We are being crushed by the “need” do everything and to do it now. Time is our relentless master and it is moving faster and faster and faster. We have turned our backs on our mastery of time and instead we have allowed it to burden us, sapping it of meaning.
In a commentary on this verse, the Sforno explains that, as slaves, the Jewish People had not been master of their time. As free men, they were given the gift of time. Hachodesh Hazeh lachem!
Rav Soloveitchik taught that when the Jews left Egypt they had to “undertake the almost impossible task of metamorphosing a tribe of slaves into a ‘nation of priests’.” While we were slaves in Egypt, we were exempt from time-bound mitzvot. Why? Because our time was not our own. However, once freed we were delivered the choice – and the power – to decide how to use our time; whether to sanctify it or waste it.
The first task in sanctifying time, in filling it with meaning rather than desperation, is becoming aware of how time dominates our lives. Most people are bowed low by the weight of time without even realizing it. They eat at dinnertime rather than when they are hungry. They wake up when their jobs demand it rather than when they have had enough sleep. They close their eyes when the television program is over rather than when they are tired.
Clocks and calendars are no longer tools allowing us to find meaning; they are the masters that hold us in servitude.
Remember our first instruction. Lachem! It is yours to order time, not the other way around! More than our ability to individually invest time with meaning, it is our communal ability to give time meaning that lends brilliance to our Jewish existence and survival.
Unlike the nations of the world, which use a solar calendar to mark time, we rely on the phases of the moon to measure the months and the seasons. The S’fas Emes says this is because the nations of the world can only function and exist when the sun shines and conditions are favorable to them. When the sun sets, so do their empires. We, on the other hand, continue to thrive even in moonless night. We continue to shine, even when persecuted and humiliated, just as the continually moon lights the world even in the darkest night.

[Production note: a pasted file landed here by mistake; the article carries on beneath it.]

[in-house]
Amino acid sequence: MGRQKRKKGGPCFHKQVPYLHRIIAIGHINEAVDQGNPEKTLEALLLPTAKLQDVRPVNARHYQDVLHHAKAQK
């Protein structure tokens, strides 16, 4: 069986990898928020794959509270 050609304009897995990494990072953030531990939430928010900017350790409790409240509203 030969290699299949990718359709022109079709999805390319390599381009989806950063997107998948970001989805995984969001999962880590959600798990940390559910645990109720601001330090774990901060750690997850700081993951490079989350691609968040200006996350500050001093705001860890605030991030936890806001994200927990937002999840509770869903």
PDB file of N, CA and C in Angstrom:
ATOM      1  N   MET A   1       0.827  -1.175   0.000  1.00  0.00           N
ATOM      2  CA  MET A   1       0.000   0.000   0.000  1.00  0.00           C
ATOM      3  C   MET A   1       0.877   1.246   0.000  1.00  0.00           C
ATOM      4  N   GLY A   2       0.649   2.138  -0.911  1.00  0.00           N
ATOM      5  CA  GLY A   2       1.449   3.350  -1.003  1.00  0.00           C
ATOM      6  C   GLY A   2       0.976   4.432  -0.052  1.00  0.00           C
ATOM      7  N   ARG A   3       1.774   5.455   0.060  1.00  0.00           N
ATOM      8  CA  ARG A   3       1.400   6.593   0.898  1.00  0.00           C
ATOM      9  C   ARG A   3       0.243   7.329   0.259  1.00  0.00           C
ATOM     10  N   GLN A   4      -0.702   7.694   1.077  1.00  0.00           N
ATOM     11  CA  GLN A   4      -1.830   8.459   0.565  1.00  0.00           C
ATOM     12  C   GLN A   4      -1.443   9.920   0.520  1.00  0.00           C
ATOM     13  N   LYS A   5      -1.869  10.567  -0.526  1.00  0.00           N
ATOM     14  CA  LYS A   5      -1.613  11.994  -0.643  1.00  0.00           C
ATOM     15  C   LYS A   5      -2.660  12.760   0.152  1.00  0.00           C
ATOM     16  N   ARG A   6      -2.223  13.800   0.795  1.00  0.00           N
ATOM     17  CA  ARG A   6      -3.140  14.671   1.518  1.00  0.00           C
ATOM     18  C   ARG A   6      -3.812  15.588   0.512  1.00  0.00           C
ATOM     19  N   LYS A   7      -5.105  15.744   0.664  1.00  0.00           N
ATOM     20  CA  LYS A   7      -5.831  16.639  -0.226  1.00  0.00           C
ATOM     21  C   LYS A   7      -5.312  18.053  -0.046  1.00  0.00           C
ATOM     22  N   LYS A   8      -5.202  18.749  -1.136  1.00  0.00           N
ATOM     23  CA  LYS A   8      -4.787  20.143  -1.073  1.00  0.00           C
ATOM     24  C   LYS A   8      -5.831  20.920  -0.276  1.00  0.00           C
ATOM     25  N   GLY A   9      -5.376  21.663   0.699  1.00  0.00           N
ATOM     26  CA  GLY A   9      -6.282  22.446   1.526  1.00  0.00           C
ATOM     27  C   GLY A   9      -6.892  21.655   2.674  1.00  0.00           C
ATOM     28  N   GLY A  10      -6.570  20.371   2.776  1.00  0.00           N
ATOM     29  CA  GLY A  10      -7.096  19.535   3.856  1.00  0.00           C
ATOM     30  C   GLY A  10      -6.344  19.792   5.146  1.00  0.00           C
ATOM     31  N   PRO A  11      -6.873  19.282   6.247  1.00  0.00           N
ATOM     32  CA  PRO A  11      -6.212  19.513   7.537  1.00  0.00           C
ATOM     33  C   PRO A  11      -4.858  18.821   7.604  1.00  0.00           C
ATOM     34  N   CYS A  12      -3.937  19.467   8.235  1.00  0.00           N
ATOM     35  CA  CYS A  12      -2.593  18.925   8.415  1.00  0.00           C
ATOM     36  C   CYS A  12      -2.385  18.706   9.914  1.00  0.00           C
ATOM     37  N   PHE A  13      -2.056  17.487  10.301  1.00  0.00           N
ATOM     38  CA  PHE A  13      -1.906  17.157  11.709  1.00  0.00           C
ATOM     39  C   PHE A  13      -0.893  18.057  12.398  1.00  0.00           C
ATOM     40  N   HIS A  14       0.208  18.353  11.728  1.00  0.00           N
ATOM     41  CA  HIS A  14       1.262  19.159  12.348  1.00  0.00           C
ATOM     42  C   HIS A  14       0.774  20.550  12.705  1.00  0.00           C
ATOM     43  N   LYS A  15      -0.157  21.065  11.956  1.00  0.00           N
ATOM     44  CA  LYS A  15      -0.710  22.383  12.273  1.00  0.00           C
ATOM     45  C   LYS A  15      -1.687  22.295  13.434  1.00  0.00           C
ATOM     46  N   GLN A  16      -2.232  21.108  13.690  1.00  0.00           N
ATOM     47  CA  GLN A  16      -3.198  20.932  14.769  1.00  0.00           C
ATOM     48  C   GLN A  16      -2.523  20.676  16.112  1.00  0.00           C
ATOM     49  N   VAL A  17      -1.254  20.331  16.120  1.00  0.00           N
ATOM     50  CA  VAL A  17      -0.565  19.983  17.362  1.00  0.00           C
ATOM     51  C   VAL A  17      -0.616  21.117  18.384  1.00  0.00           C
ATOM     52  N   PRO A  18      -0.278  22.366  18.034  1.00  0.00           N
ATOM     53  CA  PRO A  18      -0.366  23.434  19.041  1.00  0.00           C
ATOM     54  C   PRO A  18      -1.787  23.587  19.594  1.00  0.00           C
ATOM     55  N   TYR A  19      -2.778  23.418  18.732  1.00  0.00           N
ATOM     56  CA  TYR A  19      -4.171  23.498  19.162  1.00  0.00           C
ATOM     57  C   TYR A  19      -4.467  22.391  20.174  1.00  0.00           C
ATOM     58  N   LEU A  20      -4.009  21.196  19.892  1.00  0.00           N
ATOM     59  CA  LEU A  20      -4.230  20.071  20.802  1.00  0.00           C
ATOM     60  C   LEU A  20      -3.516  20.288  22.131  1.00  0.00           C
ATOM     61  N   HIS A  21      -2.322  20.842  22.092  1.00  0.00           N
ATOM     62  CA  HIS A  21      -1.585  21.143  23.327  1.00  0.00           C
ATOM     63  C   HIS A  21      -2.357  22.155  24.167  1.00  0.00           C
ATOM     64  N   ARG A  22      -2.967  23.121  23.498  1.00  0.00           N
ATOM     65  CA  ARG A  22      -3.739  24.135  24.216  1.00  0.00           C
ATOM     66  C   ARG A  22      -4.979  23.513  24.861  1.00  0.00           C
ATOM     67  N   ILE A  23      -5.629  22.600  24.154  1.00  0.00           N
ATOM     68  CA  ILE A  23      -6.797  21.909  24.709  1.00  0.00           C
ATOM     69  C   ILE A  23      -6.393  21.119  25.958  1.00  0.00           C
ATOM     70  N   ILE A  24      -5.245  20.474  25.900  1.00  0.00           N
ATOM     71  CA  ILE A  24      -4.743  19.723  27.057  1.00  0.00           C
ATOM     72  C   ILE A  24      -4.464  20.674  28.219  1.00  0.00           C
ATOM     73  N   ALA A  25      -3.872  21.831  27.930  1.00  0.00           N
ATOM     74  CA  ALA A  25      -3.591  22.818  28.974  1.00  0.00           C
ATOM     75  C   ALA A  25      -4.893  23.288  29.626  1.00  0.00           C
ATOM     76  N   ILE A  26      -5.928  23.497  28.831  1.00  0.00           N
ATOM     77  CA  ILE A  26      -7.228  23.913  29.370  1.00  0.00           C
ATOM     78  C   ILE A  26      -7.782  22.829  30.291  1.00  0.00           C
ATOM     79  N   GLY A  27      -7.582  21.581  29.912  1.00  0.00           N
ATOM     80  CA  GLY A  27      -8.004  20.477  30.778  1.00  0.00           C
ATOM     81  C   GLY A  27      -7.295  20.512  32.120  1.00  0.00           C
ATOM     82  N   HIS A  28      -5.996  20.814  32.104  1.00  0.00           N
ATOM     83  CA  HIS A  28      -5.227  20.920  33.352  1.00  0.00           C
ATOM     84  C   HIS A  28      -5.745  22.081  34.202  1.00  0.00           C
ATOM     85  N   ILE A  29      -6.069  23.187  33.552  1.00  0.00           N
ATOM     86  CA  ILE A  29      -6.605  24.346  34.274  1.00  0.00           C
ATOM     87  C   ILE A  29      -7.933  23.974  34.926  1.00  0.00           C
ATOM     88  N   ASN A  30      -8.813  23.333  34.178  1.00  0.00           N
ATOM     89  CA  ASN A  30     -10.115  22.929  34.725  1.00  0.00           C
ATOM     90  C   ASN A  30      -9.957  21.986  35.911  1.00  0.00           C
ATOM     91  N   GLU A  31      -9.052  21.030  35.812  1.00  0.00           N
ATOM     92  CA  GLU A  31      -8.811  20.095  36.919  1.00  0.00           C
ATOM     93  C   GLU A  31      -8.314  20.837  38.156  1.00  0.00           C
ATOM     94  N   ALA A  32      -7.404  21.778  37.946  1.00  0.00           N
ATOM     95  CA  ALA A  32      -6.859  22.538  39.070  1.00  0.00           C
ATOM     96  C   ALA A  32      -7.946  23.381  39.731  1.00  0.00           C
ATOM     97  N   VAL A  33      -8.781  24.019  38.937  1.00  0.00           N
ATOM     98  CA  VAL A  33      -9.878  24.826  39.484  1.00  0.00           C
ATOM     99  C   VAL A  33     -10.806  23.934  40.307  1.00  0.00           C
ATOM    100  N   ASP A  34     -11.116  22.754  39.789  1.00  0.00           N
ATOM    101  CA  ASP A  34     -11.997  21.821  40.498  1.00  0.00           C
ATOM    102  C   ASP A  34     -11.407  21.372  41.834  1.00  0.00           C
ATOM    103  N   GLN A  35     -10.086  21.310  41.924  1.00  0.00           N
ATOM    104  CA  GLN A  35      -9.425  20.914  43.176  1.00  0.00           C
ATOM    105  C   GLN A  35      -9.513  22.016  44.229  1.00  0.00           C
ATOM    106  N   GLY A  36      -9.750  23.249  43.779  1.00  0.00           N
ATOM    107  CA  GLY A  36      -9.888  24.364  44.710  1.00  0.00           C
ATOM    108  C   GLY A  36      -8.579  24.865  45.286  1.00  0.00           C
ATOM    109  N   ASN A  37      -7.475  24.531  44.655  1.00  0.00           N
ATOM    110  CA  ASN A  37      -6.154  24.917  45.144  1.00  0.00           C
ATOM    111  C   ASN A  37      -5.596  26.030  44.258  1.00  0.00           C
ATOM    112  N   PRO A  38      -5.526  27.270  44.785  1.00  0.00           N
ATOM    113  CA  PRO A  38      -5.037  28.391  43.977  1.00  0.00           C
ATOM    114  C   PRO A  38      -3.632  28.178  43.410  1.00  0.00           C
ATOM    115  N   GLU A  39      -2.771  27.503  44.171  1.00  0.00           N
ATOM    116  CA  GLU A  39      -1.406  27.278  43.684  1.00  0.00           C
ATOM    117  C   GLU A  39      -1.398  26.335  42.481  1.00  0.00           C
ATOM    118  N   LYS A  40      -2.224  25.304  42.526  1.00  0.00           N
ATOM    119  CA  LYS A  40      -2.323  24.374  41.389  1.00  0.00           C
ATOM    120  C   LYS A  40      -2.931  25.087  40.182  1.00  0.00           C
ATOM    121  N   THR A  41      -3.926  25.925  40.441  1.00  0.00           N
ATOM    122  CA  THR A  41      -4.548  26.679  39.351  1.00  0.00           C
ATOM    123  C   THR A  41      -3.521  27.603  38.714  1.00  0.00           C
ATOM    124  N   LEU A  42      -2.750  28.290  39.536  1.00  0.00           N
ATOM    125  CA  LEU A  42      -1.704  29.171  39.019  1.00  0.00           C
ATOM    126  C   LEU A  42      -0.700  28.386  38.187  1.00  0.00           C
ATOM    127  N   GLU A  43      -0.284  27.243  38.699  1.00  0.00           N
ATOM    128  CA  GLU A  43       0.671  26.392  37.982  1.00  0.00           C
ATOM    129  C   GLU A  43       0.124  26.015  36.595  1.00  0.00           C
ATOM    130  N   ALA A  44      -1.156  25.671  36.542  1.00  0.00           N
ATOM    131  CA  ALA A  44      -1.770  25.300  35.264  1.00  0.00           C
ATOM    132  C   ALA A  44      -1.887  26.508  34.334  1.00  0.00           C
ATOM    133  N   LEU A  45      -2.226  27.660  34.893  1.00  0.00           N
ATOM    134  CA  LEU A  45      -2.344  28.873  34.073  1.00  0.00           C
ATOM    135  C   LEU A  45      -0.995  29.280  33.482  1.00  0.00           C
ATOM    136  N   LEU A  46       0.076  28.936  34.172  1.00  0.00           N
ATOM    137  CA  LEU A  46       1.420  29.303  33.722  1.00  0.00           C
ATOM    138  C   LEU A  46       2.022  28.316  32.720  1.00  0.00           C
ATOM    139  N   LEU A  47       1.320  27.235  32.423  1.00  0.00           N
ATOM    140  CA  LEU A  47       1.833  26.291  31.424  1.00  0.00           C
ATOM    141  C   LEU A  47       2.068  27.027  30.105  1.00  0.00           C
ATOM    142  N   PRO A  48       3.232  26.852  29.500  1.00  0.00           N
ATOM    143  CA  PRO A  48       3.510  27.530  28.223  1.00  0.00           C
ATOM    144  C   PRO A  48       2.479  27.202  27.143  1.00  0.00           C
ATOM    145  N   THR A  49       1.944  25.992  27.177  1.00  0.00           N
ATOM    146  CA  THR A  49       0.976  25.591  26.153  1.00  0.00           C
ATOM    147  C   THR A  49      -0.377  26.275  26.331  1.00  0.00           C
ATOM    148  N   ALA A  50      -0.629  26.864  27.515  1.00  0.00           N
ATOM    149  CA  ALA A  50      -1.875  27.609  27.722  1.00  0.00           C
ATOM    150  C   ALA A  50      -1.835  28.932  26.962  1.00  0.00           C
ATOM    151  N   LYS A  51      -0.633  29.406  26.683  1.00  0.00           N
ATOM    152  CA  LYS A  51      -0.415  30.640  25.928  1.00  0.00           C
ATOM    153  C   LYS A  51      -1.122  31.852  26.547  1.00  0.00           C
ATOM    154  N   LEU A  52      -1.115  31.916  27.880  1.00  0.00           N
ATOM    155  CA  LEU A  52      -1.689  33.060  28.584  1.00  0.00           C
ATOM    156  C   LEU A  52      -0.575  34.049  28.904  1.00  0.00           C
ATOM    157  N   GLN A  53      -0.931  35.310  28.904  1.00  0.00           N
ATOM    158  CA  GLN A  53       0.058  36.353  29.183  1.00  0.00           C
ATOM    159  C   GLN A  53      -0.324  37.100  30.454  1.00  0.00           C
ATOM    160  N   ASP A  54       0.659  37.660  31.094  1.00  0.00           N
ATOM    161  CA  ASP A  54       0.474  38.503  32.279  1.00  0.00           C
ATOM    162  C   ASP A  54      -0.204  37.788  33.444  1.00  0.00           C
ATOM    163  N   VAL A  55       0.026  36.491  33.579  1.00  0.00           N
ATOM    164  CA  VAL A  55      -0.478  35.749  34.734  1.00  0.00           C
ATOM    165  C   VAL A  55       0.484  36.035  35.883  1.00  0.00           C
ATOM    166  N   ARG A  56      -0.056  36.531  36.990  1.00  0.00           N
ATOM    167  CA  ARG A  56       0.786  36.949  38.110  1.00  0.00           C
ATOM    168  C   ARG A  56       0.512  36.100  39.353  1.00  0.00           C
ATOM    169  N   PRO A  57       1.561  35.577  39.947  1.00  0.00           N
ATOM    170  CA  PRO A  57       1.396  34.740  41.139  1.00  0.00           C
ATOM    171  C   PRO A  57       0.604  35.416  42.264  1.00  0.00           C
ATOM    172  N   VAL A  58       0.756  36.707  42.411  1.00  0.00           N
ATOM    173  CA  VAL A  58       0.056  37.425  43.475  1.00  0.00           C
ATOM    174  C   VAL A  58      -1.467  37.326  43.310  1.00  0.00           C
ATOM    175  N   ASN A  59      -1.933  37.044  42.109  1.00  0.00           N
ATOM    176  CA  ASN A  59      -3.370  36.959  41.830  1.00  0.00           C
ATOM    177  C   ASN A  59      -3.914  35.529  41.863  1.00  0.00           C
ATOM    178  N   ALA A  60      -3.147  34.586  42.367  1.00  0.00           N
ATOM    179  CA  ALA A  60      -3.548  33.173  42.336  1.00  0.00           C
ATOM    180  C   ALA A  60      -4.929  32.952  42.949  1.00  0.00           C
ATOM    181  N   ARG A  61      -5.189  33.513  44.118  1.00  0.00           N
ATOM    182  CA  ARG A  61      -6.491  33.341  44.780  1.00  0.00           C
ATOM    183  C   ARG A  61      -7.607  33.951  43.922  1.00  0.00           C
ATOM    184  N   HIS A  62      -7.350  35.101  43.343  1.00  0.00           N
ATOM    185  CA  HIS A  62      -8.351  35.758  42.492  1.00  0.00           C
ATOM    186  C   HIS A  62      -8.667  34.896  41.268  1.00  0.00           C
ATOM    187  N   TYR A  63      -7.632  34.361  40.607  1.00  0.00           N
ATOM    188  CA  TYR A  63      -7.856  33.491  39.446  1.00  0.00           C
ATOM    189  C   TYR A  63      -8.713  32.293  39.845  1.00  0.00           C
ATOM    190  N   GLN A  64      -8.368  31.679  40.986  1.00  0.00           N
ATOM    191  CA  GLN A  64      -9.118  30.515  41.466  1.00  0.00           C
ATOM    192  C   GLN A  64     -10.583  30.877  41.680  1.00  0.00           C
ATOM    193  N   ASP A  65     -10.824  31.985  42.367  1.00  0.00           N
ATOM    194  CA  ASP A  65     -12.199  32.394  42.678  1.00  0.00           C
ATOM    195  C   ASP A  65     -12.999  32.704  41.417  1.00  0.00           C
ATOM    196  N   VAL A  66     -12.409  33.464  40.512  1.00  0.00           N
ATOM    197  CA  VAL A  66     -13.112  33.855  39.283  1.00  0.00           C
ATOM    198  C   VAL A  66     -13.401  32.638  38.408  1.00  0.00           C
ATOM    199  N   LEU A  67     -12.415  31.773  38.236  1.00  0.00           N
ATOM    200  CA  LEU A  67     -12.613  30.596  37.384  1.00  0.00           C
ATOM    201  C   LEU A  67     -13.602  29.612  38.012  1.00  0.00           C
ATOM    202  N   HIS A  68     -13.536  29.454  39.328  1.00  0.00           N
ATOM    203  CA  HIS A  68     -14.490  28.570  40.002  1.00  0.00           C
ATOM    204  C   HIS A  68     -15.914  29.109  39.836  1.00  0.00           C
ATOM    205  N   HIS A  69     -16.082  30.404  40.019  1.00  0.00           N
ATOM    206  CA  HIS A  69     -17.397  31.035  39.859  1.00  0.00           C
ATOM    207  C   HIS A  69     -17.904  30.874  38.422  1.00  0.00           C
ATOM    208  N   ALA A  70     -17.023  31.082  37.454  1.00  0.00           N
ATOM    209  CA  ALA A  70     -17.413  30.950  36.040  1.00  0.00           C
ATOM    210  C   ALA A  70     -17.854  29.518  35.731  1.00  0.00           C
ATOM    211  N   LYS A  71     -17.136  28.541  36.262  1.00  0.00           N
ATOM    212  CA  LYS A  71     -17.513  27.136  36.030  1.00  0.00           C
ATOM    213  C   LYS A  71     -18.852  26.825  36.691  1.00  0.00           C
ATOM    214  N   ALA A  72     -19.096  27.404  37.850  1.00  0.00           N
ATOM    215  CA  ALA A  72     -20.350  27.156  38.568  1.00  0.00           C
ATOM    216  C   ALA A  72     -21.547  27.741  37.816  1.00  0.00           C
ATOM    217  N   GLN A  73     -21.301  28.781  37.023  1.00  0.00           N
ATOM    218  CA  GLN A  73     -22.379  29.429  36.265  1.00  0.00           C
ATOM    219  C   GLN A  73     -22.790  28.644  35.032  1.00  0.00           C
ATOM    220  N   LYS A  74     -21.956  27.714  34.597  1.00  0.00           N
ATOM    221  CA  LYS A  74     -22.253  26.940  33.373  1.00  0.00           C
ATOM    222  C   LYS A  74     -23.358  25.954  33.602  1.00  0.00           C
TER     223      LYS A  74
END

Kohelet proclaims, “There is nothing new under the sun.” He is right. The sun is constant in size, rising and setting at predictable times. Always the same, day after day, like the ticking of the clock, one second no different from the next. The moon, on the other hand, is forever renewing itself, disappearing from view and then emerging anew, creating months (chodashim from the Hebrew word chadash – new). The months in the solar based year are arbitrary, fixed units of time. Months in the lunar year give rise to birth, to new life; they wax and wane; they have personalities; they follow the mystery and mystique of the feminine cycle, leading to the possibility of pregnancy and birth, and rebirth.
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When people of hope and trust, people of integrity and faith appeared before the sages of the High Court in Jerusalem to testify that they had seen the new moon in all its splendor, it did not matter from how far afield they’d traveled, new days of celebration and festivities would be declared.
Jewish hope and optimism would always be maintained when human eyes detected the appearance of a new moon.
Just as Jewish life and survival is never static – can never be static – so too the movement of time cannot be static. It moves according to the meaningful witness and rhythm we give it.
The desperate mark time in equal and discreet units, always the same, unrelenting. They quickly become slaves to the unending pressure of time. But we Jews, when we embrace the commandment God has given lachem, to us, we imbue time with beauty, with meaning, with the richness of ebb and flow.
Time becomes human, synchronized to our experience. For us, tomorrow always has the potential for greatness, even if today is painful. Hope. Meaning. Mystery. Time carries all this and more for us.
Only to the desperate do we become lost in a relentless synchronization to time.